MAINZ, Germany (Reuters) - Chancellor Angela Merkel told conservative party members on Saturday that immigrants needed to do more to integrate into German society, including learning the language and obeying “every single” law.
Merkel, whose popularity has plunged since she won re-election a year ago, appeared to be reaching out to the right wing of her Christian Democrats (CDU) -- which has complained about her pushing the party toward the political center.
Her comments follow weeks of heated debate over a best-selling book by ex-central banker Thilo Sarrazin, in which he accuses Turkish and Arab immigrants of lowering Germany’s intelligence quotient and living off the state.
Merkel and most of Germany’s political establishment initially condemned Sarrazin, but his views struck a chord with the public and many right-wing members of her CDU.
“Anyone who wants to live here in our country has to obey our laws, want to learn our language and accept the rules of our society and every single article of our constitution,” Merkel told a cheering CDU party meeting in the western town of Mainz.
“That means everything from equal rights for women and everything else -- that’s our motto and there’s no tolerance for anything else,” said Merkel, whose center-right coalition has fallen about 15 points behind the opposition in opinion polls.
There are about four million Muslims living in Germany. The vast majority are of Turkish origin and an estimated 280,000 have an Arab background.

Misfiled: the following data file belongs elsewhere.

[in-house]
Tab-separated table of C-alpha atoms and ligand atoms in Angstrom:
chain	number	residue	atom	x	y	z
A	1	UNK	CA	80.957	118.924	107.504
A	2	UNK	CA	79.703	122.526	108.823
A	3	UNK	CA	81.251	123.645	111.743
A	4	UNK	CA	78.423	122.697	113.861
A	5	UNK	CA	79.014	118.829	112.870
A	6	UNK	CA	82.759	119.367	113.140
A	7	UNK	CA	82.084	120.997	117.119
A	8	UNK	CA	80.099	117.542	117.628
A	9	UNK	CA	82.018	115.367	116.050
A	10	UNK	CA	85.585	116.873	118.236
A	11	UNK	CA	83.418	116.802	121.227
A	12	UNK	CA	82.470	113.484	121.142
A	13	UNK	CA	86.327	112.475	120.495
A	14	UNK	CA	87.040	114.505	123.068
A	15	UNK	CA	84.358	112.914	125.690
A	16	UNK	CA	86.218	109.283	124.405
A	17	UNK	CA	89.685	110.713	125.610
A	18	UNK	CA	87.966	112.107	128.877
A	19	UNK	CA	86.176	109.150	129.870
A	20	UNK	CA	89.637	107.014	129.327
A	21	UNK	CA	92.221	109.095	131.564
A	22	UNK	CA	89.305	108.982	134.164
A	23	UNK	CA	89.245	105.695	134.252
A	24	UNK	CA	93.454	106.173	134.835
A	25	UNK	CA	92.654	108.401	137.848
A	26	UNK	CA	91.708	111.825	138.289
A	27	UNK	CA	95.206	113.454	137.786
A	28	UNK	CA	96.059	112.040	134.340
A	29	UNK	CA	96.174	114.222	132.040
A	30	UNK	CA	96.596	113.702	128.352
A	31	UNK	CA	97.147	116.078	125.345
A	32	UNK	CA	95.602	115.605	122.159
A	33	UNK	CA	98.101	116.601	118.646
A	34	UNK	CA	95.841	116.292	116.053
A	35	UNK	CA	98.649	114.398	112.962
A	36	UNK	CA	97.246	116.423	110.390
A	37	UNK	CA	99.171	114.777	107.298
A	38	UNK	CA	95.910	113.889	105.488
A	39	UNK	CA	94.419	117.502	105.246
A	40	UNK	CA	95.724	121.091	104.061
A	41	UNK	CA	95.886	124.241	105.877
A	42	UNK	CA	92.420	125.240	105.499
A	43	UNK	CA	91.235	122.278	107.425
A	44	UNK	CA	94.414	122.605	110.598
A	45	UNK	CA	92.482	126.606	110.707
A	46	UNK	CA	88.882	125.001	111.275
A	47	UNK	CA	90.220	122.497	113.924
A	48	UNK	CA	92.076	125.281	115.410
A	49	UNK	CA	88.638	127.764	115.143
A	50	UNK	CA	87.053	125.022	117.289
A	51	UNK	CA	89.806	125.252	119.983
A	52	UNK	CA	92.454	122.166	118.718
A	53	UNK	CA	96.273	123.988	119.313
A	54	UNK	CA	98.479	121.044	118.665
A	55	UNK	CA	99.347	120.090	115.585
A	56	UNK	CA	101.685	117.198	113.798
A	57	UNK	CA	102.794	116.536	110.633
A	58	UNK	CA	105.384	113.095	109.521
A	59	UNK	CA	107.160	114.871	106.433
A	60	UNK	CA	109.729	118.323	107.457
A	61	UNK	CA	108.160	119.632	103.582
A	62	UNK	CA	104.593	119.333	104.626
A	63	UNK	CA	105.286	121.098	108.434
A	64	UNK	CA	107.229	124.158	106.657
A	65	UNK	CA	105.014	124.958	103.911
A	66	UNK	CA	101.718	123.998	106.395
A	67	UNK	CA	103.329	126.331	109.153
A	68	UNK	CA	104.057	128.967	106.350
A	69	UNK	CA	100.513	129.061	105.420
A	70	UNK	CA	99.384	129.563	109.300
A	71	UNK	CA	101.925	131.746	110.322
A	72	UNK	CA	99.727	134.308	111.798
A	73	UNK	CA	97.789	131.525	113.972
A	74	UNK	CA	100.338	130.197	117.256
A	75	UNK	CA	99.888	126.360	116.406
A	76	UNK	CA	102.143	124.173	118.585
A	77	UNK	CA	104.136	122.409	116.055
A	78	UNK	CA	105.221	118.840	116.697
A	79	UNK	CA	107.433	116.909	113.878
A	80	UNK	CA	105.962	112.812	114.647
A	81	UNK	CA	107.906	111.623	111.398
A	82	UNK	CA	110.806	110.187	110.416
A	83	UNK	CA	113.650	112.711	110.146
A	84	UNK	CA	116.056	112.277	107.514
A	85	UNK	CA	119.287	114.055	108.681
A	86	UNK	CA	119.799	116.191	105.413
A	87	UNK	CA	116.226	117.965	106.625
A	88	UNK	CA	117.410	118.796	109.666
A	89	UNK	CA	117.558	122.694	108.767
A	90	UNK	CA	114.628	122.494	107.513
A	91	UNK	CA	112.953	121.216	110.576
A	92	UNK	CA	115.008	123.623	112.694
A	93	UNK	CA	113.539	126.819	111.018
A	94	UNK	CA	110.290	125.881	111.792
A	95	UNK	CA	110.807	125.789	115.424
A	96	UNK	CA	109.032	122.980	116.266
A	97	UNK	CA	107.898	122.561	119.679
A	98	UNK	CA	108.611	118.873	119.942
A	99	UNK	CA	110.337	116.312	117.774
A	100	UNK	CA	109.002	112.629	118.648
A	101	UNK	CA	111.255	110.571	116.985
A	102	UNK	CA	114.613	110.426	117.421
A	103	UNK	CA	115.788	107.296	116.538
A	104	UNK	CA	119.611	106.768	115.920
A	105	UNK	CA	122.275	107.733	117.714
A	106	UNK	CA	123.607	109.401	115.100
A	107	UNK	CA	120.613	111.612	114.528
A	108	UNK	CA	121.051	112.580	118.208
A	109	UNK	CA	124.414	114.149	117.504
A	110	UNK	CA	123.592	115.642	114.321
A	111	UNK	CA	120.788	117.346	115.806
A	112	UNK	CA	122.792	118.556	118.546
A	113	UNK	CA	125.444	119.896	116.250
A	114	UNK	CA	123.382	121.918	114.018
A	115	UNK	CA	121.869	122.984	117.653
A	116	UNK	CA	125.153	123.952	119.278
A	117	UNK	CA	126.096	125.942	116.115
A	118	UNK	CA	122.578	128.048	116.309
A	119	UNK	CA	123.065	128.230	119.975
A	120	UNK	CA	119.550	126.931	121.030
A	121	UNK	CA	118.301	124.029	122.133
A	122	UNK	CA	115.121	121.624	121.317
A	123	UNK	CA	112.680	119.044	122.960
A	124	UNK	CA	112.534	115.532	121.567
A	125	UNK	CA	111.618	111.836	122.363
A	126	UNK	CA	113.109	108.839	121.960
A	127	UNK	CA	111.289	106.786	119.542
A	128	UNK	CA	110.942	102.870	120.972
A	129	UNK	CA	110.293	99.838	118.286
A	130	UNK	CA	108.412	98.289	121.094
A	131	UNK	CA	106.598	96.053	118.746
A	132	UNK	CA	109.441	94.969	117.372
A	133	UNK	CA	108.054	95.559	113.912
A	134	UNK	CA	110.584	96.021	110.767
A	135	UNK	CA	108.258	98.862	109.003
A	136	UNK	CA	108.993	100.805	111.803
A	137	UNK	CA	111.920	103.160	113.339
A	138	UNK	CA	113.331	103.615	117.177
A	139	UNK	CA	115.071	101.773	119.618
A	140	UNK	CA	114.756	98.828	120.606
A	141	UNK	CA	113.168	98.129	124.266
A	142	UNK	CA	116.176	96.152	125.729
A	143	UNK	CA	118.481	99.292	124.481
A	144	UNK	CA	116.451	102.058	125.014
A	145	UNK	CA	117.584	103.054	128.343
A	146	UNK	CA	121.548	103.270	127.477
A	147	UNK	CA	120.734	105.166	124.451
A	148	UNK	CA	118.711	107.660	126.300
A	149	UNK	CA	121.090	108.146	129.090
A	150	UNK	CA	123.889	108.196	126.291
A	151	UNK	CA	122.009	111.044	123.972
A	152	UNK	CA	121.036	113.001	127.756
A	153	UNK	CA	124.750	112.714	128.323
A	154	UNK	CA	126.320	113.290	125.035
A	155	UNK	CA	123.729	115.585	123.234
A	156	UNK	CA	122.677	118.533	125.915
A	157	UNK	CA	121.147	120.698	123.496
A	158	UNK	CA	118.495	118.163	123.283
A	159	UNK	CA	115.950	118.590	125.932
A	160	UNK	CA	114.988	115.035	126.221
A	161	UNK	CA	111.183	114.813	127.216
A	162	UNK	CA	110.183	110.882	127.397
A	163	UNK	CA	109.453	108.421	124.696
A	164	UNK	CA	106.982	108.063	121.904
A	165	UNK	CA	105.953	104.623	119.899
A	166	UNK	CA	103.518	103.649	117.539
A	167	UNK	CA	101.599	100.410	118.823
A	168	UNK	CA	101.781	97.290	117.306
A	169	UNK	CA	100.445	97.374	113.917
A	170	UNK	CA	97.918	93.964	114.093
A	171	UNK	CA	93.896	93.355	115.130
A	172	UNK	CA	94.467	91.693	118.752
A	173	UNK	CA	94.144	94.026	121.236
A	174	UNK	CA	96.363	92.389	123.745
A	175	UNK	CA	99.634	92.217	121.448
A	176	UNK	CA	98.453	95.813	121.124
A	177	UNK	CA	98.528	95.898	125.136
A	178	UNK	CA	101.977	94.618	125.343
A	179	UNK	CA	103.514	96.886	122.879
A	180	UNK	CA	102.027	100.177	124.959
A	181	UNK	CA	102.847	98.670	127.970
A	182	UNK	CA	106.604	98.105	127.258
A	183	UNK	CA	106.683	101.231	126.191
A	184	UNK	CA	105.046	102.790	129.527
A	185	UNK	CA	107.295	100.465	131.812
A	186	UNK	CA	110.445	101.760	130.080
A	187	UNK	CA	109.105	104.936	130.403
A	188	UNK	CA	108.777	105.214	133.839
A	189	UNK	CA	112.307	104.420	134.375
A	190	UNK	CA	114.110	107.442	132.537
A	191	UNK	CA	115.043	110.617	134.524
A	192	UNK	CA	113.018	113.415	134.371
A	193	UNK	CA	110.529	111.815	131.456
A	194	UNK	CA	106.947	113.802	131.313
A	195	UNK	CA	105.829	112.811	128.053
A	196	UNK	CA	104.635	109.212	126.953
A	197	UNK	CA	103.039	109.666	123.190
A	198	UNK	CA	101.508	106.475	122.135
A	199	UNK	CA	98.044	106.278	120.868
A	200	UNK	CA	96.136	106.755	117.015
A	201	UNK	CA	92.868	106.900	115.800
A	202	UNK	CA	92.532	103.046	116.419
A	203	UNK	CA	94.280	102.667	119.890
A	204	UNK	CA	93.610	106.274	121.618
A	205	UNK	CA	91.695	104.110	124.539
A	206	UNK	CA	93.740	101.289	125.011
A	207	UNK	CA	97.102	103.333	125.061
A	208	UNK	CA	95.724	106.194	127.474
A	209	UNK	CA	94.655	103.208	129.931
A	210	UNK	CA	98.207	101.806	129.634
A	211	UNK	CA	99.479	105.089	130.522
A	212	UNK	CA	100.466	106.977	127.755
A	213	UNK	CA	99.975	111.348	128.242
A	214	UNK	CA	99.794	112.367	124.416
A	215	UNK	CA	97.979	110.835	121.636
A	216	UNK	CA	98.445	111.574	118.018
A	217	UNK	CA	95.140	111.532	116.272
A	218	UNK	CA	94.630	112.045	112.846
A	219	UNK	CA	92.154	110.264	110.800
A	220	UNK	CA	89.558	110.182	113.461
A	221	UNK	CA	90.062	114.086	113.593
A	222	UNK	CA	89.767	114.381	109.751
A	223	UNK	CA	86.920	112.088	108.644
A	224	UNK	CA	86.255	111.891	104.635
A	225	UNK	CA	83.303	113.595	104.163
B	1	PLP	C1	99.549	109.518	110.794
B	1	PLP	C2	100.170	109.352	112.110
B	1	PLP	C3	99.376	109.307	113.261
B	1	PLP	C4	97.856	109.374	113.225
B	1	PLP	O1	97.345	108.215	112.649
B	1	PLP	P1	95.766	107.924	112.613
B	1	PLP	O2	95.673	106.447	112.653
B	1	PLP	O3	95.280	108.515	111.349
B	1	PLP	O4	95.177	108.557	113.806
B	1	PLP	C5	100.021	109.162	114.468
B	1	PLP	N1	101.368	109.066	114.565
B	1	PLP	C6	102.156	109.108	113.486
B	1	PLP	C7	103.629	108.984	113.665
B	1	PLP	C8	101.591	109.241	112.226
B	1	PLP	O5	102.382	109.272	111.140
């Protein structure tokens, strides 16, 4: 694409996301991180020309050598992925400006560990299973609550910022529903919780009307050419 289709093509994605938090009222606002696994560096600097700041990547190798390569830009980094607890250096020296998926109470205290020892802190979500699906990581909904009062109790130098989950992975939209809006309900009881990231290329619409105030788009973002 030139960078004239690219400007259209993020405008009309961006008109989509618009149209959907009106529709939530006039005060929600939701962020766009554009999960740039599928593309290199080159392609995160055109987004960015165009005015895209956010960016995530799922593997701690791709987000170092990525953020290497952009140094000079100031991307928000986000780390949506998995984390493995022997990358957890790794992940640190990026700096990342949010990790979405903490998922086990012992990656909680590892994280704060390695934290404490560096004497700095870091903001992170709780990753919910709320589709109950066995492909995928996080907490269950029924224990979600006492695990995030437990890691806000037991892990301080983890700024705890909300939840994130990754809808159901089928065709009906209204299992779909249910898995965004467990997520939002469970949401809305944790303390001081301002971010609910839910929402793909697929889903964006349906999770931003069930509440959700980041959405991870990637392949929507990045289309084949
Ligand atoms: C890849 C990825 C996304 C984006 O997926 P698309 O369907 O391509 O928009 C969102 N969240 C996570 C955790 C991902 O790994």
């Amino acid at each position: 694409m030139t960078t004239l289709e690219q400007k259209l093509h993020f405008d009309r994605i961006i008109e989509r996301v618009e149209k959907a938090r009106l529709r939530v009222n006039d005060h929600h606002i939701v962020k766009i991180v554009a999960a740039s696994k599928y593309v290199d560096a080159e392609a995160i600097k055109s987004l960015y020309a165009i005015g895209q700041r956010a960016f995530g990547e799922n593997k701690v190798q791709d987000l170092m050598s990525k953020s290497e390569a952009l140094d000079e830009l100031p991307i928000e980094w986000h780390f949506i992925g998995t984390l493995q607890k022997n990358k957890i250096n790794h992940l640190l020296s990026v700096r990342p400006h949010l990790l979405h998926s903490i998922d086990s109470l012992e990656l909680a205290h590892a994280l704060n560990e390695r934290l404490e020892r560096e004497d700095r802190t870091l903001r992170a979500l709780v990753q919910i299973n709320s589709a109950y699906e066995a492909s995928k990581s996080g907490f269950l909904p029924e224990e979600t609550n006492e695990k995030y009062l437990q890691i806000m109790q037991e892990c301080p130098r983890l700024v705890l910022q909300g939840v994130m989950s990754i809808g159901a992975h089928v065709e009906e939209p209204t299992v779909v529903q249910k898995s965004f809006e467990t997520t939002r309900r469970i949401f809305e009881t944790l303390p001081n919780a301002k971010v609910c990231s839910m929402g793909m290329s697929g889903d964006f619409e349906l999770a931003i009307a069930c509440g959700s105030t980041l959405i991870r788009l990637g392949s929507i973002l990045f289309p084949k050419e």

Some are well integrated into German society, but others live in communities where Muslim traditions prevail and very little German is spoken.
In the midst of the Sarrazin debate, opinion polls showed that a substantial number of Germans would support a new party that took a tougher line on immigration -- a warning to Merkel that she must broaden her appeal to conservatives disillusioned by her shift to the left.
Anti-immigrant parties are on the rise across Europe, throwing mainstream center-right parties that have shied away from tough rhetoric on immigration onto the defensive.
“There will be demands made on those who don’t want to be helped,” Merkel said, calling integration a “vital task for the future.”
“If there is any corner of a city where police have the feeling they aren’t welcome anymore, there must be a public outcry,” Merkel said. “The state monopoly of power must be valid everywhere. Otherwise, it would be the end of our democracy.”
Writing by Erik Kirschbaum; editing by Noah Barkin
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